The weekly beef kill in Ireland has passed 30,000 head for the first time in nine weeks, recent figures from the Department of Agriculture show.

According to the Department of Agriculture’s beef kill database, 30,426 cattle were slaughtered in Ireland during the week ending June 19, 10% higher than the week before.

The majority of this rise is due to an increase in cow and heifer slaughterings which are up by 17.5% and 12% respectively compared to the week before.

There has also been a jump in the number of young bull and aged bull slaughterings, increasing by 27 head and 530 head respectively on the week ending June 12.

The number of steers slaughtered during the week ending June 19 was also higher than the week before, with throughput numbers increasing by 530 head or 6%.

The rise in last week’s beef kill may indicate that grass cattle are starting to come on stream, as grass cattle numbers have been slowly creeping up in factories over the past couple of weeks.

However, Bord Bia previously reported that grass cattle supplies were low during the month of May due to a delay in spring turnout.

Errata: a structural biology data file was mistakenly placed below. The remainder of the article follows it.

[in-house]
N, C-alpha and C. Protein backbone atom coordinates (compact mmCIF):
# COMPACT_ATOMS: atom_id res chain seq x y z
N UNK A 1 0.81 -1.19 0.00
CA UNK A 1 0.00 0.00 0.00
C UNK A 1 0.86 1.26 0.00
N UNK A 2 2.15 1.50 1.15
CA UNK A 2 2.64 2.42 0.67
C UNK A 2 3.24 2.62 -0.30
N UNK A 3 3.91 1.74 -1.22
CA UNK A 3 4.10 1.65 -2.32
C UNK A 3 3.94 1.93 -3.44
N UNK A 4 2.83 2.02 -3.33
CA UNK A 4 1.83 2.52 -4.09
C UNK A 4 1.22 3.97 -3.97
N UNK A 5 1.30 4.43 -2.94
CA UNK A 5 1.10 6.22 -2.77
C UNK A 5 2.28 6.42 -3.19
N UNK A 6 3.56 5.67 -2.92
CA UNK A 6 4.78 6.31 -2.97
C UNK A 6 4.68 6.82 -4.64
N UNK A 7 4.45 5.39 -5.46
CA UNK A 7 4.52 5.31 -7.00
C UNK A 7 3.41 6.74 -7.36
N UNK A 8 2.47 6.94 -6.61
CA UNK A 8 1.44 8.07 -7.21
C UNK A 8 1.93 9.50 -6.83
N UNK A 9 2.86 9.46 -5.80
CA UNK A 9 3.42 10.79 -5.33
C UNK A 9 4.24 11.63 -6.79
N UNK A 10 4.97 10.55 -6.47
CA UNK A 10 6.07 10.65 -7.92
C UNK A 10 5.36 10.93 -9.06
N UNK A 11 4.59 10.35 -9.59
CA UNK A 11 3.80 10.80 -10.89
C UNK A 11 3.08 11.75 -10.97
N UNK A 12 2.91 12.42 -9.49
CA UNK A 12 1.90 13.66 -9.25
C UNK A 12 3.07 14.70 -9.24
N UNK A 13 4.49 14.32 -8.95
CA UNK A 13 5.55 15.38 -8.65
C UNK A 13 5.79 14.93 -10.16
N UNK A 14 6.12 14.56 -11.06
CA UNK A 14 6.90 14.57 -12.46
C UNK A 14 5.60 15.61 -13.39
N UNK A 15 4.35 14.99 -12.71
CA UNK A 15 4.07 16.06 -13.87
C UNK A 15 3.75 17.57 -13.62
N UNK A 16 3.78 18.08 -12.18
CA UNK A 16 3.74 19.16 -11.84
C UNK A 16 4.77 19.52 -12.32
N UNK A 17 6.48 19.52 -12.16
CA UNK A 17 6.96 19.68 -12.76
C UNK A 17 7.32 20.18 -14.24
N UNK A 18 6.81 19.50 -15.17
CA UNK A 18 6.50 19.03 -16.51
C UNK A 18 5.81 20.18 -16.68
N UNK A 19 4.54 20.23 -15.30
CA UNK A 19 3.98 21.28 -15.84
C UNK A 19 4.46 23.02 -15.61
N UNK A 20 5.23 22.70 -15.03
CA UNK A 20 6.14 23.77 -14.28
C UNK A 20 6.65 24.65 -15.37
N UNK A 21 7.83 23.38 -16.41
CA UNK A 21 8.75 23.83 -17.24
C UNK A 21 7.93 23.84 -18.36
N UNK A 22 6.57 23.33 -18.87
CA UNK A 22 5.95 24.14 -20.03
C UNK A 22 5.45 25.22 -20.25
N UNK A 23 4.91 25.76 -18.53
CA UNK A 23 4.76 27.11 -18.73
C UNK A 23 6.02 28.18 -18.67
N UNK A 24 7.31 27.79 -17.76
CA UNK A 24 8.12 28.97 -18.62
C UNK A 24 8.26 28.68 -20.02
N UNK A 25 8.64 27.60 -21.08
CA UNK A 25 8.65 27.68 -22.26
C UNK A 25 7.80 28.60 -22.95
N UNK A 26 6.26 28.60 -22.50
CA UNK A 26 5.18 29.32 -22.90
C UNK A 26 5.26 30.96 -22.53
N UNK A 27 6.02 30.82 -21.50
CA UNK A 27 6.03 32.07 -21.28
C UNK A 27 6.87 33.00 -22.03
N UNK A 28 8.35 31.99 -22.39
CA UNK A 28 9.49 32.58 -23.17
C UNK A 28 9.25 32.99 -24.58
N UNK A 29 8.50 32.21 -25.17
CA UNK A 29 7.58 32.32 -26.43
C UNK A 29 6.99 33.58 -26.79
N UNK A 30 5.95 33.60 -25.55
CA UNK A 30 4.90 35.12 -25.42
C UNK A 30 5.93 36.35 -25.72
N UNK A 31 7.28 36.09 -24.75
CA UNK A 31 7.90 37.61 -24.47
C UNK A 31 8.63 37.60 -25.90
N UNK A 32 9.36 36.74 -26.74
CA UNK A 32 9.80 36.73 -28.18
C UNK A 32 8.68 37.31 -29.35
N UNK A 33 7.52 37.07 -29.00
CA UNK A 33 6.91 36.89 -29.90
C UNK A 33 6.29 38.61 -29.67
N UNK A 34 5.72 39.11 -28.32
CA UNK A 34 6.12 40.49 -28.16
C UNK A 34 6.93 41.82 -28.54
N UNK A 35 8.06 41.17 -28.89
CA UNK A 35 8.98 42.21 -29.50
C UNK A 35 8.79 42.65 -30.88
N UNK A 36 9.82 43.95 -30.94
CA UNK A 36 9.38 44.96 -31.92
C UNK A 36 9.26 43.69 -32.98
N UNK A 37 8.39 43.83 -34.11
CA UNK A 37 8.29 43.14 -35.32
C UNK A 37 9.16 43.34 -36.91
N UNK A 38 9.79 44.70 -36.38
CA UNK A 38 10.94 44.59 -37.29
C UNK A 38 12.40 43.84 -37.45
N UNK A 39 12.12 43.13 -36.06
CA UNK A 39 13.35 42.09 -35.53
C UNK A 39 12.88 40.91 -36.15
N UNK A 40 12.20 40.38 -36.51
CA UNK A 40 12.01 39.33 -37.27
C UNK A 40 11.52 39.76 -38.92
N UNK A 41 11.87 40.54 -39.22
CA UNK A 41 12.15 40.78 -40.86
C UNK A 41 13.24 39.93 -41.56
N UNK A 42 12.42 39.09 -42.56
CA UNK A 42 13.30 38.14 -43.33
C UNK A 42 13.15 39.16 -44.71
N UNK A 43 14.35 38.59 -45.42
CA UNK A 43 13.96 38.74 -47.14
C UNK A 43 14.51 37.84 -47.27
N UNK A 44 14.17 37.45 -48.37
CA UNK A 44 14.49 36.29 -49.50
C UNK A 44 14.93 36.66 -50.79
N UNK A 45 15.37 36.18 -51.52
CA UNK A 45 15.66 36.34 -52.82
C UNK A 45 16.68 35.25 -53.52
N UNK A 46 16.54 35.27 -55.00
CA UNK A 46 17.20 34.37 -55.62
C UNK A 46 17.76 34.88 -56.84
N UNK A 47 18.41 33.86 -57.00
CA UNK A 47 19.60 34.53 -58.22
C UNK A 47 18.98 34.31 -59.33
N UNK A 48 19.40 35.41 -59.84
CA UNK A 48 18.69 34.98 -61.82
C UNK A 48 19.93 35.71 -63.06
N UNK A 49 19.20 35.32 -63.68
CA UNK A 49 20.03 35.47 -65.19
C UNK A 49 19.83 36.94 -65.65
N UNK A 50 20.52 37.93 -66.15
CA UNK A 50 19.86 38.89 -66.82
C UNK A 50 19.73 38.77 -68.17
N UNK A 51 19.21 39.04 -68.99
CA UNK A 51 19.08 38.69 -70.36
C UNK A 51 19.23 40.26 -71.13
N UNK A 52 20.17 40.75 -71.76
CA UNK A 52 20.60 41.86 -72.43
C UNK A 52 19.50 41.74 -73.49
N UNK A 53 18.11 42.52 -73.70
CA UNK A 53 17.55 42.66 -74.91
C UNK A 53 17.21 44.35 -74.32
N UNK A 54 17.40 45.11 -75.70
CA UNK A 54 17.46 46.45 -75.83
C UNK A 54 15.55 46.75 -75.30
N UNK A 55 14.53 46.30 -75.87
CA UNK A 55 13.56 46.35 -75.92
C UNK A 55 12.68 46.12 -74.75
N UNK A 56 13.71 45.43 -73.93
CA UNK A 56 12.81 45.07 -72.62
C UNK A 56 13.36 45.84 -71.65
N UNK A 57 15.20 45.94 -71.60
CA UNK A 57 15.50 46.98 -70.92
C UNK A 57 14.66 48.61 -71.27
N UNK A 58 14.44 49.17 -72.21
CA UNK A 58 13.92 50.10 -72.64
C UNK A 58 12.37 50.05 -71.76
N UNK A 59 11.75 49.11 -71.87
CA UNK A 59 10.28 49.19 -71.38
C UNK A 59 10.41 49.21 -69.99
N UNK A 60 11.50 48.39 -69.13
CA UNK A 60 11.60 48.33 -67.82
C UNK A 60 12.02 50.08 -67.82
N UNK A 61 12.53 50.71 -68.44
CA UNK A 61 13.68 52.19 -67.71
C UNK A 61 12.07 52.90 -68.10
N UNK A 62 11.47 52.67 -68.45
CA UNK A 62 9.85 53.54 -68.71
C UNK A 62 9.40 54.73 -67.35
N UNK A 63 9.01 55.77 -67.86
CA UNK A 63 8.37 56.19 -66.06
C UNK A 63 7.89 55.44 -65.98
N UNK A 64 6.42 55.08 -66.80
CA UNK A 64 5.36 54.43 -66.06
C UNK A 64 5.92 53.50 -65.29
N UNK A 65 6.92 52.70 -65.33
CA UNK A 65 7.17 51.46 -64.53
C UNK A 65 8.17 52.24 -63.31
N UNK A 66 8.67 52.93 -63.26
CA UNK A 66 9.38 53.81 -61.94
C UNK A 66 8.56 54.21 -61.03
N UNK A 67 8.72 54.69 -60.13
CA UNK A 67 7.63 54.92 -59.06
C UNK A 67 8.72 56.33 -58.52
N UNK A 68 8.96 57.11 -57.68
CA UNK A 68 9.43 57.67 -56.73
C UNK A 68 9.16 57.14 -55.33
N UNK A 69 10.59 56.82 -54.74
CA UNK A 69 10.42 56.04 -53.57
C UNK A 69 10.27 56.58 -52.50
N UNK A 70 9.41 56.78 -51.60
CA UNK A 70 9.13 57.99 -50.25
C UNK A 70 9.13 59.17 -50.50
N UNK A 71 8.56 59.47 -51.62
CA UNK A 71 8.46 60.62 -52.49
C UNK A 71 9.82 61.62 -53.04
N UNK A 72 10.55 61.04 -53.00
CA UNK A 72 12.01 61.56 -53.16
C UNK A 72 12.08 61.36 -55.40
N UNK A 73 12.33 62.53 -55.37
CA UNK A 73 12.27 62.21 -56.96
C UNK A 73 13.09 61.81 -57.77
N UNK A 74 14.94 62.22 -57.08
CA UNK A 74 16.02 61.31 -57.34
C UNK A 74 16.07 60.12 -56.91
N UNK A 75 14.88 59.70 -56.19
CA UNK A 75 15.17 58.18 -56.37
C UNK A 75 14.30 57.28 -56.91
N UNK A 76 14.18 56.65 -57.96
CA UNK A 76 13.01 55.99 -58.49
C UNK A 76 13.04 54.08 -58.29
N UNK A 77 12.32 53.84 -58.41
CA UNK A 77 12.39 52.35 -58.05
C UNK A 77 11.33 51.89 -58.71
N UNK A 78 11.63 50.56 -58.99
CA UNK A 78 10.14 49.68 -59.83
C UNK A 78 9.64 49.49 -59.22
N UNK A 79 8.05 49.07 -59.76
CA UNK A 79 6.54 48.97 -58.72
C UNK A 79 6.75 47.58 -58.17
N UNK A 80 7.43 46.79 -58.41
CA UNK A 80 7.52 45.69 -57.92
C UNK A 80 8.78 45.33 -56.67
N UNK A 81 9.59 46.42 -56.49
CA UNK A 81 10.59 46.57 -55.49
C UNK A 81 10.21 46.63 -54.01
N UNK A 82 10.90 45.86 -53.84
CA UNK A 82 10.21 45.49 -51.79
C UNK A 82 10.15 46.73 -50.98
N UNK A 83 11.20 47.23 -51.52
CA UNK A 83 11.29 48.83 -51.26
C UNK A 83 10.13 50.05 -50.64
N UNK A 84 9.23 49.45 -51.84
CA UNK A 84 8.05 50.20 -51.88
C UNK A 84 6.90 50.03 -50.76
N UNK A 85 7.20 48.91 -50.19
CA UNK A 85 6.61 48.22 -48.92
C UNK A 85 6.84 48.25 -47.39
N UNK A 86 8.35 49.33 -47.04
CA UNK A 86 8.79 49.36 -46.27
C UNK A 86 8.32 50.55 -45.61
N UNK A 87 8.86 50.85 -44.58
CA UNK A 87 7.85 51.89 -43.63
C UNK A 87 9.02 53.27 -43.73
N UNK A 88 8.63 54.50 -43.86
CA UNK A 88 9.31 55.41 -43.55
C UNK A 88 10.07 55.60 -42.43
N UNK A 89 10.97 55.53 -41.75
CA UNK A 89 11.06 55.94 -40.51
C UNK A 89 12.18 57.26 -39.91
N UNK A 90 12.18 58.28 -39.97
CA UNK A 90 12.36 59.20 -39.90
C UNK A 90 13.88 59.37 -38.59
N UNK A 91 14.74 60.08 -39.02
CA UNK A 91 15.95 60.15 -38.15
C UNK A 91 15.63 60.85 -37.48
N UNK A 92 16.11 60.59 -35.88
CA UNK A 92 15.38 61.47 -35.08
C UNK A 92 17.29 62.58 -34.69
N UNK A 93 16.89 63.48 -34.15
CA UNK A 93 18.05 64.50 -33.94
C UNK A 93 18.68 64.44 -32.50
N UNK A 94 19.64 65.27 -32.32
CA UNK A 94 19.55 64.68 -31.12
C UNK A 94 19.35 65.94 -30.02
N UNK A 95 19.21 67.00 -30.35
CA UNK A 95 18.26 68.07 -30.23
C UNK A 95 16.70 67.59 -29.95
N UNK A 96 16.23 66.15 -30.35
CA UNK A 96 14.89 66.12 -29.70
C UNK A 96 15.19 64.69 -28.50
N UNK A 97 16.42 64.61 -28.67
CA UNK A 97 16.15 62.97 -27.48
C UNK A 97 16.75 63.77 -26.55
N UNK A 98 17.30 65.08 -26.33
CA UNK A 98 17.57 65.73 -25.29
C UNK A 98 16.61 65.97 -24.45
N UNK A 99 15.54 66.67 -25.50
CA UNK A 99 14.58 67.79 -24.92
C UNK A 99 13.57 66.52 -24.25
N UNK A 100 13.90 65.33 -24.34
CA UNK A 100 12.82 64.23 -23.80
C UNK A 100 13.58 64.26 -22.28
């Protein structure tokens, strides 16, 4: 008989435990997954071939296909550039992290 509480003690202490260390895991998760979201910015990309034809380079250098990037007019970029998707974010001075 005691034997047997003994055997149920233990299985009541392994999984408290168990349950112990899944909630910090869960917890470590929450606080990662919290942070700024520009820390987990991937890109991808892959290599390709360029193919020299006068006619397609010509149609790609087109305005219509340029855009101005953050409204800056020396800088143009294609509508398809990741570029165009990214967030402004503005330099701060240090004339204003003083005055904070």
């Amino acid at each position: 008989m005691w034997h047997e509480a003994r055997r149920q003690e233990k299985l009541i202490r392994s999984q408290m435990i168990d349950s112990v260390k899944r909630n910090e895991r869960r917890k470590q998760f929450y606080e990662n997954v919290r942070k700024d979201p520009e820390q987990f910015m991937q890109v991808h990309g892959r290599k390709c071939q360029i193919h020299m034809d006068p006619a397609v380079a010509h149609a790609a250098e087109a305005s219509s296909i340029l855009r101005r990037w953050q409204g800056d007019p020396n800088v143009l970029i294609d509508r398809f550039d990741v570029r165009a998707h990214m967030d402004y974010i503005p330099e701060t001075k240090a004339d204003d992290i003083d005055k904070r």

Bord Bia also suggests that cull cow throughput is likely to be 1,000 head higher each week until the end of the year, mainly driven by an increase in dairy cow slaughterings.

Week-on-week beef kill changes:
  • Young bull: +27 head (+0.6%)
  • Bull: +18 head (+18%)
  • Steer: +530 head (+6%)
  • Cow: +1,283 head (+17.5%)
  • Heifer: +835 head (+12%)
  • Total: +2,760 head (+10%)

Cumulative cattle supplies

According to the Department, an extra 18,271 cattle have been slaughtered in Ireland so far this year, 31% higher than the same time in 2015.

The majority of this increase is due to a rise in the young bull kill, which is 31% or 25,701 head higher than 2015.

Official figures also show that there has been a small increase in the number of heifers and cows slaughtered this year compared to last year, up by 0.3% and 3% respectively.

However, aged bull and steer throughput have declined so far this year, with throughput figures down by 3,654 head and 9,055 head on the same time in 2015.